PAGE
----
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Mayor Seeks DeLay Seat As Write-In

The mayor of former Majority Leader Tom DeLay's Texas hometown said Wednesday he will run as a write-in candidate for DeLay's congressional seat.

DeLay announced Tuesday he was withdrawing from the race after the Supreme Court rejected attempts by the Texas Republican party to replace him on the November ballot.

David Wallace, mayor of Sugar Land, Texas, was one of the candidates under consideration by the party to replace DeLay.

"Today, with the encouragement and backing of my family, grassroots leaders and friends, I am announcing that I will be a write-in Republican candidate for the 22nd Congressional District," Wallace said in a statement. "I will be taking the fight to Nick Lampson and his liberal allies every day. "

Lampson, a former congressman, is the Democratic nominee. He represented an adjacent district for eight years until DeLay-engineered redistricting cost him re-election in 2004.

Buffeted by scandal, DeLay resigned from Congress on June 9, after winning the primary election in his Houston-area district in March. He moved his main residence to Virginia so he could be declared ineligible to run for re-election.

Democrats sued to force DeLay to remain on the ballot and the courts ruled in their favor. Supreme Court Justice Antonin Scalia on Monday refused to block the lower courts' decision and Republicans abandoned their fight to take DeLay's name off the ballot.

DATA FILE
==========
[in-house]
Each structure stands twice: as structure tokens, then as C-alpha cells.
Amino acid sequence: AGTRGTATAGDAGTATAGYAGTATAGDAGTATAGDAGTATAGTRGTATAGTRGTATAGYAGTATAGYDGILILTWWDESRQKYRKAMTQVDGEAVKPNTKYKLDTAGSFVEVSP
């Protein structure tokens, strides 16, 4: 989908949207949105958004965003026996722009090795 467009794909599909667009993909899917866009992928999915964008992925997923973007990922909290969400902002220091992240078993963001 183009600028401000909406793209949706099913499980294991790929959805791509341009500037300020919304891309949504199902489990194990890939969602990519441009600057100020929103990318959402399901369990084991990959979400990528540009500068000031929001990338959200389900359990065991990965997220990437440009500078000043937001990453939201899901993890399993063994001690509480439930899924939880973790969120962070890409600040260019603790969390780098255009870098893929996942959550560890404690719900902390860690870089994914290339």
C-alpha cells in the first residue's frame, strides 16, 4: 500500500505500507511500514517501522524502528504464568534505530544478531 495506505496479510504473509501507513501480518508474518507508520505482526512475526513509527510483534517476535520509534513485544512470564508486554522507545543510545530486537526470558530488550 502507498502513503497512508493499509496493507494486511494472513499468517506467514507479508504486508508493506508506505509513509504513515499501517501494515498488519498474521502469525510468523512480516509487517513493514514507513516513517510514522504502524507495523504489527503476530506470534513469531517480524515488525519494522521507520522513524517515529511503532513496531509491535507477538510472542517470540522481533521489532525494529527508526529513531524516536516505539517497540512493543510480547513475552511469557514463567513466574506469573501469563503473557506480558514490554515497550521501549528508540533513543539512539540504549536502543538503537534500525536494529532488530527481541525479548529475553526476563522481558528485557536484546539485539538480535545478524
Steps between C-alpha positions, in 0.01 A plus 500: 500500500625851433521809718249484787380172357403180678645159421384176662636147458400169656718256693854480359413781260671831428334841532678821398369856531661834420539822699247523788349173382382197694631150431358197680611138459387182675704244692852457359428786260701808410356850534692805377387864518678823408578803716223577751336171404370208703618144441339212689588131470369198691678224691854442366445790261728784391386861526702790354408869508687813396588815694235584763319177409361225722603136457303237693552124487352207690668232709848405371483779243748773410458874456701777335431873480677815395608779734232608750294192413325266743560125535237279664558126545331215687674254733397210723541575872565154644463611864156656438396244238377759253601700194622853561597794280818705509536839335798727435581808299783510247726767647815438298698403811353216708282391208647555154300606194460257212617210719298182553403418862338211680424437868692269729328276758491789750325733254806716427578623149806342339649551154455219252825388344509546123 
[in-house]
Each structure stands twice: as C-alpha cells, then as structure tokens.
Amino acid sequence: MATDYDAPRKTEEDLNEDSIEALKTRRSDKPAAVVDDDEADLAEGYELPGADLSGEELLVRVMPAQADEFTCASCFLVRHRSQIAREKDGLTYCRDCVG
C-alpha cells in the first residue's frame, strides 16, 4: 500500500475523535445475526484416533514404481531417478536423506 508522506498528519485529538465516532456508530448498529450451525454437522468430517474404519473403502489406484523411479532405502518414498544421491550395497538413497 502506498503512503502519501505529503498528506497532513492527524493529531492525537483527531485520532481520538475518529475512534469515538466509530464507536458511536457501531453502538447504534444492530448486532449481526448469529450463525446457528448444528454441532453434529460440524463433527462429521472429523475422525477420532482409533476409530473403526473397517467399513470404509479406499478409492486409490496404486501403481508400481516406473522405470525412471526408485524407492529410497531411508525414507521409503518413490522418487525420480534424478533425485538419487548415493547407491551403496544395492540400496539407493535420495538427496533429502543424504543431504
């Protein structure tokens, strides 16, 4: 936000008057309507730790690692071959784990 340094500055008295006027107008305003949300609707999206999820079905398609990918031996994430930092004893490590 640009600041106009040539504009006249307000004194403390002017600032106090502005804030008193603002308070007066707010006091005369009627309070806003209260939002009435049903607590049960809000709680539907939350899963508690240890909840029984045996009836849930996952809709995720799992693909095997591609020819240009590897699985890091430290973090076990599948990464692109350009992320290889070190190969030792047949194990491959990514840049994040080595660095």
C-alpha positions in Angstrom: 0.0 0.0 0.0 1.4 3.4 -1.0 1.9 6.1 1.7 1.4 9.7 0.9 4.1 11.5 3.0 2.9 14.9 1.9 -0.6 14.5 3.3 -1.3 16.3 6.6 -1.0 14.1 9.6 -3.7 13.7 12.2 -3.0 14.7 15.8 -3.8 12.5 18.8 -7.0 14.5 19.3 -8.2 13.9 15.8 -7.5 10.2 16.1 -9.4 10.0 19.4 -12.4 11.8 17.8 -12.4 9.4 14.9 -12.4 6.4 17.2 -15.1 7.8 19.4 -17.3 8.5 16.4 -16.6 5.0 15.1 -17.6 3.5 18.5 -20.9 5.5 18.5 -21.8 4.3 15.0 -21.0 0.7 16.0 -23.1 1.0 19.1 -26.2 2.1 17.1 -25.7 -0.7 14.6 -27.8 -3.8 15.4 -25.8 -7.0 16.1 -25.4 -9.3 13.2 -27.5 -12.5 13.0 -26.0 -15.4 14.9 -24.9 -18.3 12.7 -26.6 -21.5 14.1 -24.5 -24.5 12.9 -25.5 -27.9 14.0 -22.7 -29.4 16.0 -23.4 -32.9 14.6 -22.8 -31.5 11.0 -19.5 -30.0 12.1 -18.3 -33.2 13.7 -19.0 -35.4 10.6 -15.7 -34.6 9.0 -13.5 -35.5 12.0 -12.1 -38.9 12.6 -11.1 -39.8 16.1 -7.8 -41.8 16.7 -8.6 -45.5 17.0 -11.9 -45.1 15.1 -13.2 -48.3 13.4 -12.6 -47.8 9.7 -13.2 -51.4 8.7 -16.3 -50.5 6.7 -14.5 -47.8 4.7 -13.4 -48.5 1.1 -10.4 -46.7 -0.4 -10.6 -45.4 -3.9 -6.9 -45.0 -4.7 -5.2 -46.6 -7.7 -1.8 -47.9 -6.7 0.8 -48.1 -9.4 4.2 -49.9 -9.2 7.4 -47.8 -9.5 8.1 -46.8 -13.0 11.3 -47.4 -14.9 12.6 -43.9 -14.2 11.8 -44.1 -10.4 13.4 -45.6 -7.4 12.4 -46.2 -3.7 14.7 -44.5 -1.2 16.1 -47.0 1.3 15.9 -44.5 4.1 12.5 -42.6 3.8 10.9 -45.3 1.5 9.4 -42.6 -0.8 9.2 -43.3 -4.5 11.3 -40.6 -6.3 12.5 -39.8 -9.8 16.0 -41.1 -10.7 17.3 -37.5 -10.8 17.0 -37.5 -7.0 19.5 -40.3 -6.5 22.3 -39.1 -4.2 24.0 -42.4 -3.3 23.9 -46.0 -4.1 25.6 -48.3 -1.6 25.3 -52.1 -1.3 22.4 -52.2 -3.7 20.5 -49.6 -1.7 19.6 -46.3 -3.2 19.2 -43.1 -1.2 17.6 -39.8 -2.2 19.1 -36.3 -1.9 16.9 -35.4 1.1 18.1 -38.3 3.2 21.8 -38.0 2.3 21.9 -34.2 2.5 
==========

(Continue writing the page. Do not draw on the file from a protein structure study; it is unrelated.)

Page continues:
DeLay's withdrawal leaves Republicans without a nominee on the ballot, but it also allows the party to support Wallace financially.

Wallace, a married father of two daughters, had more than $157,000 cash on hand as of June 30. He is currently serving his second term as mayor of Sugar Land, where he has lived since 1993 and served on the city council.

Lampson, meanwhile, collected more than $2 million in preparation for a race against DeLay, which he will now use to defeat Wallace.

Lampson campaign manager Mike Malaise said Tuesday that Lampson "will continue running his positive, issue-based campaign and we hope the multiple write-in candidates who enter this race will do the same and reject DeLay's brand of dirty politics."

A write-in must declare candidacy and pay a fee or submit required signatures by Aug. 29.

DeLay faces money-laundering charges in Texas alleging he helped route illegal corporate cash to legislative campaigns in 2002. DeLay also has close ties to Jack Abramoff, the lobbyist at the center of a congressional corruption investigation. Two former DeLay aides who later worked with Abramoff have pleaded guilty in the investigation.

DeLay has denied any wrongdoing in both investigations, but the indictment forced him to step down from his job as majority leader and Republicans urged him to abandon his efforts to reclaim the job.

Four men have been elected to Congress as write-in candidates. In 1954, Sen. Strom Thurmond of South Carolina won the state's Democratic nomination using fliers showing voters how and where to write his name.

In May, Charlie Wilson, an Ohio legislator, won the Democratic primary nomination for the House through a write-in campaign heavily financed by his party.

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